The 2016 German Law in Context program, an annual research seminar led by Washington and Lee professors Russell Miller and Paul Youngman, will explore Europe’s refugee crisis through a series of lectures, film screenings and other events.
Highlights of the series include a keynote address by Oxford professor David Miller, who has been studying and writing about questions of migration, national identity and citizenship for decades. The New York Times called Miller’s latest book, "Strangers in Our Midst"(2016), “the deep thinking” we urgently need right now on the “relationship between the state and its citizens.”
Miller will give a lecture titled “The European Migration Crisis: Ethical and Political Issues” on October 7 at 3:00 p.m. in the Millhiser Moot Court Room in Lewis Hall. It will be broadcast live online.
The urgency of the questions raised by the program is clear. Over the last several years, the civil war in Syria and violence elsewhere in the Middle East and northern Africa have forced millions of refugees to flee to the relative safety of Europe. Germany alone received more than 1.5 million asylum seekers and migrants by the end of 2015. W&L’s Russell Miller notes that Europe’s generous asylum policy, drawing on the lessons Europeans learned from the atrocities of WWII, has been a significant force drawing refugees north.
“Germany will be the unquestioned leader on this issue just as it will have to model the legal and social systems needed to cope with administering the wave of asylum applications and implementing the policies that will promote integration,” says W&L’s Miller.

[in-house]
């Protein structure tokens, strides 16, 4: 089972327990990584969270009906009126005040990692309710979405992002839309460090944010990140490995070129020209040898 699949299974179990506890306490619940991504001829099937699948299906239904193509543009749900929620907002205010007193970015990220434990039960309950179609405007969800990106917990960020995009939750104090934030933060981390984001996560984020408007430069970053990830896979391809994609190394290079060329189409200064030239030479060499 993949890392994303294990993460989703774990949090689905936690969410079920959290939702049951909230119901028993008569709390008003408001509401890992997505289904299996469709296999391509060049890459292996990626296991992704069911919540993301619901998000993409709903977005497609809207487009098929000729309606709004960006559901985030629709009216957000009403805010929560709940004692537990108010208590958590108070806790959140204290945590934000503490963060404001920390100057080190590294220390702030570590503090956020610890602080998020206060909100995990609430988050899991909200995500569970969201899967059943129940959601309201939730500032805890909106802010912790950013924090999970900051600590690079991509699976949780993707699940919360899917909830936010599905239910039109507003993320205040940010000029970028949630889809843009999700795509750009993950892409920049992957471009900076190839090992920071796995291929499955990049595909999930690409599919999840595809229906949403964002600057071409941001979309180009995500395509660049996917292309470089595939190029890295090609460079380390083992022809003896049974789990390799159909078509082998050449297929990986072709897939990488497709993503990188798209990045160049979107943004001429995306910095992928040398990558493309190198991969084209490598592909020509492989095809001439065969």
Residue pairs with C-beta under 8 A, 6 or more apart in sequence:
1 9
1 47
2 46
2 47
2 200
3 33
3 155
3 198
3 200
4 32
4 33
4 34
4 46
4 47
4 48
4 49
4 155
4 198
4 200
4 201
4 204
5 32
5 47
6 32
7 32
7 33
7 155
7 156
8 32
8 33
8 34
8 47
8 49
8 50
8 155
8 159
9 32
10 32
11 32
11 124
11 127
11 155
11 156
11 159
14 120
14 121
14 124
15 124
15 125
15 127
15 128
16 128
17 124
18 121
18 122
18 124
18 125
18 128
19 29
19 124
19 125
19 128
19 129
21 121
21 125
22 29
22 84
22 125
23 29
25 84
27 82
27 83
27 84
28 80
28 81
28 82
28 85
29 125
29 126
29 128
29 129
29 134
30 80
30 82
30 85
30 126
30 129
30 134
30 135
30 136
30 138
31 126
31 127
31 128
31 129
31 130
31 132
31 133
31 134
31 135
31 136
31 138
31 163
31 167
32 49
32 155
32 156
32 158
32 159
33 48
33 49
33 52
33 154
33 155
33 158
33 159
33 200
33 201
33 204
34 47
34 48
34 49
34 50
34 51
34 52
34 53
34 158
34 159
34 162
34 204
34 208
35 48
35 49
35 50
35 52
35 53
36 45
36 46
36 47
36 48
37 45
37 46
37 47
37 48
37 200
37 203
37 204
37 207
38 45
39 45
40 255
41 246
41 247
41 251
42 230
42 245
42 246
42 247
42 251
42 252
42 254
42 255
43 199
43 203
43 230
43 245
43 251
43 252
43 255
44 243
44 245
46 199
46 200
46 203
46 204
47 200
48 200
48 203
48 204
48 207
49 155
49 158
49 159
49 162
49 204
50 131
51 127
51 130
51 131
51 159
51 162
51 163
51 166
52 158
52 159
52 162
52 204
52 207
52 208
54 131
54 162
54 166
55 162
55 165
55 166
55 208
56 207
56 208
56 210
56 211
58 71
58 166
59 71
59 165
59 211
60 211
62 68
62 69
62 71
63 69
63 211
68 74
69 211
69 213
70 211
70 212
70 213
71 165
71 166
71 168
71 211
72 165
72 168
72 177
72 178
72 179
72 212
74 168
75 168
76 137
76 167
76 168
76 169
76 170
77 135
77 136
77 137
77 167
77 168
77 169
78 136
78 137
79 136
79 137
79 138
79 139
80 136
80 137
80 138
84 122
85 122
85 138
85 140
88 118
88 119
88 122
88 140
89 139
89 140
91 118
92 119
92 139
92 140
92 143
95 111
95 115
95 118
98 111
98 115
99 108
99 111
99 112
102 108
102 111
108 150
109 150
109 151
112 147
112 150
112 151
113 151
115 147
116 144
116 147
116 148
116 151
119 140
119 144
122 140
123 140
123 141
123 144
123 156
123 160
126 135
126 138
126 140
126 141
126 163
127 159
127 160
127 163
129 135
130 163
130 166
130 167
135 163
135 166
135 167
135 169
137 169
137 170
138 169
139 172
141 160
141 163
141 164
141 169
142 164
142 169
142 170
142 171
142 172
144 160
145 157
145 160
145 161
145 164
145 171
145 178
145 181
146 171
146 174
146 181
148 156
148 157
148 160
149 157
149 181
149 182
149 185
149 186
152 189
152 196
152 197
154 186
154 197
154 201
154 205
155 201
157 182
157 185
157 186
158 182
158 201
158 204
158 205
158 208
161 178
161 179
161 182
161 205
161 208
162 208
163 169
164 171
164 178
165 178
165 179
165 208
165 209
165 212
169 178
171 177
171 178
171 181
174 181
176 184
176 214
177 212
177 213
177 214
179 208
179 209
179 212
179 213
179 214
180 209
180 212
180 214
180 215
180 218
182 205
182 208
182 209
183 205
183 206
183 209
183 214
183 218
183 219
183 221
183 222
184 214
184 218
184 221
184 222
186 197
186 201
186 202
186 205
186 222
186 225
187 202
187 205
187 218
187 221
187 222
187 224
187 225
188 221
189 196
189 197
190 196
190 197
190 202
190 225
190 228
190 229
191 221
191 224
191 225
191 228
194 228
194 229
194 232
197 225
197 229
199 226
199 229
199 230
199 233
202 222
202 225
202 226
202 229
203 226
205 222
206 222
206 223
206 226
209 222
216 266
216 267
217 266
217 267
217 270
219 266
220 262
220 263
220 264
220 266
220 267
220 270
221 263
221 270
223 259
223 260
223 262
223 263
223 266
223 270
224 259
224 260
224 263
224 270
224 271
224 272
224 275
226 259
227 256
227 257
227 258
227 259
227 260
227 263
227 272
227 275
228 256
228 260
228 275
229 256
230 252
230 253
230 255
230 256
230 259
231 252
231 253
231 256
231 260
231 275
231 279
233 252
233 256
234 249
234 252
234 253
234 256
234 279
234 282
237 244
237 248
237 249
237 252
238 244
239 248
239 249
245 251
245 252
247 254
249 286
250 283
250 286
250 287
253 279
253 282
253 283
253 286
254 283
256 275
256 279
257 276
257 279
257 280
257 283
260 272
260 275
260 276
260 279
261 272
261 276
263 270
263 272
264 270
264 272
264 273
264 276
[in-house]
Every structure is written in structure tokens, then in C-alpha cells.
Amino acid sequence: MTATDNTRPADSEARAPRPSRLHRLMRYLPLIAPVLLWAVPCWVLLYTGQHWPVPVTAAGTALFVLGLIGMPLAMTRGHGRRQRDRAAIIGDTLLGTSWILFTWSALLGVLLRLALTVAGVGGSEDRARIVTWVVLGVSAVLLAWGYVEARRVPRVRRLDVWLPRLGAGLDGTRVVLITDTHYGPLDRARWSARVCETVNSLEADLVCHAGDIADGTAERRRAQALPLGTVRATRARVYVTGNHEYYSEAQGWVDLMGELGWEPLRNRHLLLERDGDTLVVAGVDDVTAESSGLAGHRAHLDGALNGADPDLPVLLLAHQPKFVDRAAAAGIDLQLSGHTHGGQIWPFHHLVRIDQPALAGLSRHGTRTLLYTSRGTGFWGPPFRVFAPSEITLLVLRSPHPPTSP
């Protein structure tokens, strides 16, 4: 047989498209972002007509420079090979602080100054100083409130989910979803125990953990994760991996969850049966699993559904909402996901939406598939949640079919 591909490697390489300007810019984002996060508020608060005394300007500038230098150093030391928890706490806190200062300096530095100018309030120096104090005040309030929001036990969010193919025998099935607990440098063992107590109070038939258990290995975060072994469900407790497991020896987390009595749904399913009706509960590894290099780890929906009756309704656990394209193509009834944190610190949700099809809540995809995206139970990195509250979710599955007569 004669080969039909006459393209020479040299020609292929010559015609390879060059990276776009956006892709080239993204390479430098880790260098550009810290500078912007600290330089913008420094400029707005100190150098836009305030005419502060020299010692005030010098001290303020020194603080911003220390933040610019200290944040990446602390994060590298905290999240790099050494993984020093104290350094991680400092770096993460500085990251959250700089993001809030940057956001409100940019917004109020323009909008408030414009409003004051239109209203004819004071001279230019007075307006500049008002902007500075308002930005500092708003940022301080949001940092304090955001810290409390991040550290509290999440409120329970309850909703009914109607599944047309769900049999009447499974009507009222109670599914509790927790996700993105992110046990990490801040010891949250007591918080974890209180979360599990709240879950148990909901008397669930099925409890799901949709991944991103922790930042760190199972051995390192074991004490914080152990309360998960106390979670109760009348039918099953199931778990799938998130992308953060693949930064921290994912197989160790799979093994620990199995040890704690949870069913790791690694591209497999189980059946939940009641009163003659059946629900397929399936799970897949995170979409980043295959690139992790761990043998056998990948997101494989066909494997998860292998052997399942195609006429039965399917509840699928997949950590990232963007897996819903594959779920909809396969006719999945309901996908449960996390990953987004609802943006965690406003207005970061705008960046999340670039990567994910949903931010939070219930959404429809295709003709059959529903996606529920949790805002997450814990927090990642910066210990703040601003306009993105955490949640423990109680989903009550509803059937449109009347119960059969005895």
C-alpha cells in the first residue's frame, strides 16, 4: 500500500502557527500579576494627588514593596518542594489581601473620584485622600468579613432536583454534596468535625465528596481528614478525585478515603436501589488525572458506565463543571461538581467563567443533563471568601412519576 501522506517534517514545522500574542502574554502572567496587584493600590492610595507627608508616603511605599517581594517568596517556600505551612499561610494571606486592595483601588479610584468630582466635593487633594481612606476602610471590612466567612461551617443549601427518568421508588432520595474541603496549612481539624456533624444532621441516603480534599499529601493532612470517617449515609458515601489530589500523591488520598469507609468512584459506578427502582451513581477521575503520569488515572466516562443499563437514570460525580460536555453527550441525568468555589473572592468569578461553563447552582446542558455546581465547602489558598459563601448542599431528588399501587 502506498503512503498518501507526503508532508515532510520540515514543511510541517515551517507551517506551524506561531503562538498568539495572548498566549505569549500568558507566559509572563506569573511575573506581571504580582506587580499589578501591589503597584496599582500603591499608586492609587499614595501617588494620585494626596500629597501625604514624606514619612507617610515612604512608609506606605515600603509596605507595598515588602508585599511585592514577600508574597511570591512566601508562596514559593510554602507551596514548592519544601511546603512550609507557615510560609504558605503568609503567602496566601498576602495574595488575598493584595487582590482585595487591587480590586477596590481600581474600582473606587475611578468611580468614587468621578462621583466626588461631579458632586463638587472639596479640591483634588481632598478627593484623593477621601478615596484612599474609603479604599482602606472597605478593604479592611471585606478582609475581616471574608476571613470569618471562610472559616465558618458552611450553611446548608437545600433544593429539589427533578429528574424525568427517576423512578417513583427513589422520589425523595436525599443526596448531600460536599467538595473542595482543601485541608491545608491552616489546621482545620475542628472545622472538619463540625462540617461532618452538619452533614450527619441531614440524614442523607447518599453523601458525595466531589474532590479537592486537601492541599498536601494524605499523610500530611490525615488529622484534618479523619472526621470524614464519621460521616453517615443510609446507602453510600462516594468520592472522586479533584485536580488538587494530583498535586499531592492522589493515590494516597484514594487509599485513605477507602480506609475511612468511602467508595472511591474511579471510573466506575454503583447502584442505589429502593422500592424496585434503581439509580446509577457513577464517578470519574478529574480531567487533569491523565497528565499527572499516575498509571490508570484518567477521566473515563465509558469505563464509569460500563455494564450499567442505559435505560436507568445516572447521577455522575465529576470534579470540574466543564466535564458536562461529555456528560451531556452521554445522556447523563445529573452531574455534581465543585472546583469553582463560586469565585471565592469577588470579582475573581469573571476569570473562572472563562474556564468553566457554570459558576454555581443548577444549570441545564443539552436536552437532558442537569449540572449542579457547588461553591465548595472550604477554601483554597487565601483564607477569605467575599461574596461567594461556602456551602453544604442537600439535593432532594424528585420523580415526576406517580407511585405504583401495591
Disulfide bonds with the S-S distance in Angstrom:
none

The impact of this wave of migration on Germany and the rest of Europe has been significant, including causing significant political instability.
“This is the largest wave of human migration since World War II, and it has helped populist political forces gain ground in dramatic fashion, upsetting a decades-old political consensus across Europe,” says W&L’s Miller. “As the United Kingdom’s ‘Brexit’ referendum shockingly demonstrated, it is not beyond the realm of possibility that the European Union itself – with its freedom of movement and open internal borders and common external frontier – will be the most significant political fatality of the crisis.”
The seminar, now in its seventh year, involves W&L law and undergraduate students in an interdisciplinary examination of legal issues by exploring how history, politics, social institutions, the economy, and culture help illuminate and explain law and legal doctrine. Many of the law students participating in the seminar are associated with the work of the German Law Journal, which is based at W&L.
Alongside regular seminar discussions of the relevant legal framework, a series of interdisciplinary events is planned, including guest lectures from historians, political scientists, and experts in German cultural studies. The program also includes a film series.
For more information and full schedule of events, visit the 2016 program website.